Thoracolumbar spinal cord (T3-L3)

Disease in this region of the spinal cord typically causes signs of UMN dysfunction in the pelvic limbs and normal thoracic limbs.

Common clinical signs of thoracolumbar (T3-L3) myelopathy

  • Spastic weakness/paralysis and ataxia in pelvic limbs
  • Normal to exaggerated spinal nerve reflexes in pelvic limbs
  • Normal withdrawal reflexes in the pelvic limbs
  • Postural reaction deficits in pelvic limbs
  • Late onset disuse muscle atrophy
  • +/- Decreased or absent cutaneus trunci reflex (lesion is usually 1-2 vertebrae cranial to cutoff)
  • +/- Paravertebral pain at site of lesion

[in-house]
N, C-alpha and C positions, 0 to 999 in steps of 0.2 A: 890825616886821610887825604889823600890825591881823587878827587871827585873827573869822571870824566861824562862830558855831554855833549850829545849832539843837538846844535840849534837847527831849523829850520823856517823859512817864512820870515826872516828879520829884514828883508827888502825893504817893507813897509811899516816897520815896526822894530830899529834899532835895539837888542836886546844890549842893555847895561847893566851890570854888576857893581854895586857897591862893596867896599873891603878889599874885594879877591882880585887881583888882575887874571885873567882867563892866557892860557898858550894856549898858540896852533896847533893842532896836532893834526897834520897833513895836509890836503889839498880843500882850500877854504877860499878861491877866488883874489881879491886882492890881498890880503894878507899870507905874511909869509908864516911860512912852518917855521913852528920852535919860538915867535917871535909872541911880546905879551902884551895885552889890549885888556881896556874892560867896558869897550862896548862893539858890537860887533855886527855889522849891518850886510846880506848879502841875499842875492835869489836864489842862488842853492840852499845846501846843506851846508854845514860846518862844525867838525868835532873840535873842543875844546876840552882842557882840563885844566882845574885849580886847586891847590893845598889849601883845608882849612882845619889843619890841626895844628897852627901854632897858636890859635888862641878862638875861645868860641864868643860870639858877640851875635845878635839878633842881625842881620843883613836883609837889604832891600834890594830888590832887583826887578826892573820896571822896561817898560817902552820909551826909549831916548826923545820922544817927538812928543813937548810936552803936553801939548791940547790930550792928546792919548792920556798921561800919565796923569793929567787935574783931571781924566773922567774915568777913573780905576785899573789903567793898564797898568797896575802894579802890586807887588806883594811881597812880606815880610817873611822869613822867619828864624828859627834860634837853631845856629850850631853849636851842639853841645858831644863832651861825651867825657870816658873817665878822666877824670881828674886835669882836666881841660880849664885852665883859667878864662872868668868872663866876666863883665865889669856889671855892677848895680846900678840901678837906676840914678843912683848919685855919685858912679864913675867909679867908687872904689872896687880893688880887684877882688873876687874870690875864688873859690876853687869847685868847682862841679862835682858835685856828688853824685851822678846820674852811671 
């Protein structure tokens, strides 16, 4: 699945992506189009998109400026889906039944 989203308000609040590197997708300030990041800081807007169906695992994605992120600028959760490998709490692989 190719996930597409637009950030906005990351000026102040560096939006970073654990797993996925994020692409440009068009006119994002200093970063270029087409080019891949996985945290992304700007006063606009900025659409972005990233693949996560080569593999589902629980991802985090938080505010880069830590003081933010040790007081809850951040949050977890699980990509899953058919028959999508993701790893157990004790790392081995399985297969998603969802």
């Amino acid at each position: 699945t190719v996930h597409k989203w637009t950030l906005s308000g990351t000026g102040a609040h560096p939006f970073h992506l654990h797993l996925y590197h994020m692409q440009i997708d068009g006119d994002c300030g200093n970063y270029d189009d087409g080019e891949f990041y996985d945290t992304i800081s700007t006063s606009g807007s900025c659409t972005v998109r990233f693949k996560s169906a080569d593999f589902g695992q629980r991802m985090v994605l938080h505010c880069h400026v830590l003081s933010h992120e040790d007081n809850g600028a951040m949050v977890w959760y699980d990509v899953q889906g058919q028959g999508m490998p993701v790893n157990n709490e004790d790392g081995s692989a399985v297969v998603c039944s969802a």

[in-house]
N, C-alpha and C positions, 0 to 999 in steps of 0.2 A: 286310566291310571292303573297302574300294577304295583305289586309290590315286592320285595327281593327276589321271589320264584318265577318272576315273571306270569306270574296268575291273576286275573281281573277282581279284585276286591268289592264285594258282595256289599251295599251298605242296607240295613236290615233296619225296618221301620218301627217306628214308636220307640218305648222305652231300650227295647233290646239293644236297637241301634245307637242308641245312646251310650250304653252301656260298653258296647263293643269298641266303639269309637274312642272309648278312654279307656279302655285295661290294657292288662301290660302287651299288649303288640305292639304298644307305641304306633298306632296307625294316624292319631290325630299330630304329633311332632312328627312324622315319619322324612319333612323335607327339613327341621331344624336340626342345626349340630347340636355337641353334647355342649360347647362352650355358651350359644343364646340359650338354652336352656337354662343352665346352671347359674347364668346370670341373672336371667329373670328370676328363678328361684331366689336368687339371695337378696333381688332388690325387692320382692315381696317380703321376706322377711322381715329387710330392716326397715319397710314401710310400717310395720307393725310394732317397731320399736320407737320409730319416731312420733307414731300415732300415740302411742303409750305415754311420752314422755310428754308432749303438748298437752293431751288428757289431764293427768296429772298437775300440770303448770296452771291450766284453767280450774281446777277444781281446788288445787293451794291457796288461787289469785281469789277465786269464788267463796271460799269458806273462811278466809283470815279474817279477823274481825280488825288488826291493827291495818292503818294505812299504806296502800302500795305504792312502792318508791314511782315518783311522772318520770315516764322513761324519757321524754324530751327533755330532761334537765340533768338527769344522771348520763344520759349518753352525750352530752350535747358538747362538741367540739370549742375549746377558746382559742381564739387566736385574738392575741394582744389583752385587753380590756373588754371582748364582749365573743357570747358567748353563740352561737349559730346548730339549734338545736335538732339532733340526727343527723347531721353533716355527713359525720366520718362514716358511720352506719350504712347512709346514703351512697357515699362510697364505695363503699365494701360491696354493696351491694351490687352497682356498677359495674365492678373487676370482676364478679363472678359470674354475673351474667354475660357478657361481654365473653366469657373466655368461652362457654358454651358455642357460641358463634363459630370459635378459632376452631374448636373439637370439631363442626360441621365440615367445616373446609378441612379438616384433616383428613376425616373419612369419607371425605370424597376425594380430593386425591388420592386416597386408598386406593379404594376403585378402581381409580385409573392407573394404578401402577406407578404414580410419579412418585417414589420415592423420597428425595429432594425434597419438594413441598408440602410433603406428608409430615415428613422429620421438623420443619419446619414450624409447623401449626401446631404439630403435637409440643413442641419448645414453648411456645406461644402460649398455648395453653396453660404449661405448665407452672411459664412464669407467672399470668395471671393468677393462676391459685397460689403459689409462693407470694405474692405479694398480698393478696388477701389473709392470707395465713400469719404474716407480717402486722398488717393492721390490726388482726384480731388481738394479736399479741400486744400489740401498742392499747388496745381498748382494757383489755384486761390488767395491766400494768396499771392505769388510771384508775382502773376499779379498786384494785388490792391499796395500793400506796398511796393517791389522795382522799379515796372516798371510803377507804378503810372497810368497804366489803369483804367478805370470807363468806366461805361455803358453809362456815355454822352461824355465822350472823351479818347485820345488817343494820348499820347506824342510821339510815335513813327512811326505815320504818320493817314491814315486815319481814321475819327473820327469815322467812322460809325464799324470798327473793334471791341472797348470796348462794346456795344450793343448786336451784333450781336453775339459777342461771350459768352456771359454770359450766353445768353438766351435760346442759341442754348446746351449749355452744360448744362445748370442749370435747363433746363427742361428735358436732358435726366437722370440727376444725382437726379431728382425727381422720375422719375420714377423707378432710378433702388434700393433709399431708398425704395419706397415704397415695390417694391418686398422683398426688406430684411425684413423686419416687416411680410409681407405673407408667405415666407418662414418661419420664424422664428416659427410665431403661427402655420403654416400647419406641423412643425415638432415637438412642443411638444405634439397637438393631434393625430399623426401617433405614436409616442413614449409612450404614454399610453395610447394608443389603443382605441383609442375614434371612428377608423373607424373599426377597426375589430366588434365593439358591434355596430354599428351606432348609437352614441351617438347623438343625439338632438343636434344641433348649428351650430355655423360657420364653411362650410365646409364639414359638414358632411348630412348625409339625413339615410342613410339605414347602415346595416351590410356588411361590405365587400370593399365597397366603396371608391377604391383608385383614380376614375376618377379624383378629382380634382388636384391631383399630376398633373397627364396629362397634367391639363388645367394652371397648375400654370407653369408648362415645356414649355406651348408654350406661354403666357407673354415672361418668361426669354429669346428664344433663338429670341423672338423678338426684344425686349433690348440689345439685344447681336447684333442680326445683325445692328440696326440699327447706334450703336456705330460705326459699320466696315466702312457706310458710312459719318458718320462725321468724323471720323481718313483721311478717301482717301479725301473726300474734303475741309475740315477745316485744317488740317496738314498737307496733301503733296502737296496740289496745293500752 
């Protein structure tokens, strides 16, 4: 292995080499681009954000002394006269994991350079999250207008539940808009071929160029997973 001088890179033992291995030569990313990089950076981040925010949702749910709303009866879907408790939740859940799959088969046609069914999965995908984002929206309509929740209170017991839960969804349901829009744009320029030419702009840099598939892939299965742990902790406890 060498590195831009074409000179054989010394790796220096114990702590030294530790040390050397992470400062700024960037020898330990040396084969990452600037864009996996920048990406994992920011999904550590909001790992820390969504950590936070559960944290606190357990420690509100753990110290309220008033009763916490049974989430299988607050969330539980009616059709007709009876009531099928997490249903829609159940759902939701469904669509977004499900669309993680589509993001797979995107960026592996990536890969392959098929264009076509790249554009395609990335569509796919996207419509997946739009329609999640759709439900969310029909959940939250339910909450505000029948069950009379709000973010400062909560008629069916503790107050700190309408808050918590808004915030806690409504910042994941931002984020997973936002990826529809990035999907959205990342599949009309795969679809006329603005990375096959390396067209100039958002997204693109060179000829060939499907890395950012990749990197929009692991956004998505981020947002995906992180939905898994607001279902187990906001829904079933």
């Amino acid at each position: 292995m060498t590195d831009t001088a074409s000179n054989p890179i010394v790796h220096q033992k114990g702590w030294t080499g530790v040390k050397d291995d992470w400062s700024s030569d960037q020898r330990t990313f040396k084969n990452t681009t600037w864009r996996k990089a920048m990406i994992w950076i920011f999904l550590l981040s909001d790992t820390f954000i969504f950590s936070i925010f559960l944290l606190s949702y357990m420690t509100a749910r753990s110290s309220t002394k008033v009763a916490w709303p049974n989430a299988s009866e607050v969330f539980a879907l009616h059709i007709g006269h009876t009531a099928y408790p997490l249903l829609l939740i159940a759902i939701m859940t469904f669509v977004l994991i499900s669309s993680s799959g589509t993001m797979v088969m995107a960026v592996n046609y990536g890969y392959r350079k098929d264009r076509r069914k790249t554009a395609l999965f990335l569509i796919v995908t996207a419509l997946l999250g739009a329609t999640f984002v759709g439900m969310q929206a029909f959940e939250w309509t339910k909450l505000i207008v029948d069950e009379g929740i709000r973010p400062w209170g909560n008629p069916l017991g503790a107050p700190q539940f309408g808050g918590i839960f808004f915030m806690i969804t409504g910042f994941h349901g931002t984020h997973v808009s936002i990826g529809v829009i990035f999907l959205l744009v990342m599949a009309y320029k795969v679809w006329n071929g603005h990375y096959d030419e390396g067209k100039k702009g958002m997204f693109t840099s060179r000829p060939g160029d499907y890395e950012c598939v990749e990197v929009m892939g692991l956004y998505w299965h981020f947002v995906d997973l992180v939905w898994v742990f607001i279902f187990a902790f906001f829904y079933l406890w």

• +/- UMN bladder
  • +/- Schiff-Sherrington posture


Case example of a Pekingese with a T12-13 intervertebral disc extrusion causing thoracolumbar (T3-L3) signs.

TIP: To help decide whether a patient has UMN signs to all 4 limbs (C1-C5) or Schiff-Sherrington posture with a T3-L3 myelopathy, closely evaluate the postural reactions in the thoracic limbs. With support, a patient with Schiff-Sherrington posture will usually  be able to walk (albeit stiffly) and have normal postural reactions in the thoracic limbs, while a patient with a C1-C5 lesion  have difficulty walking and will have delayed or absent postural reactions. Obviously, the presence of thoracic or lumbar discomfort would suggest Schiff-Sherrington while cervical discomfort/rigidity would suggest a C1-C5 lesion.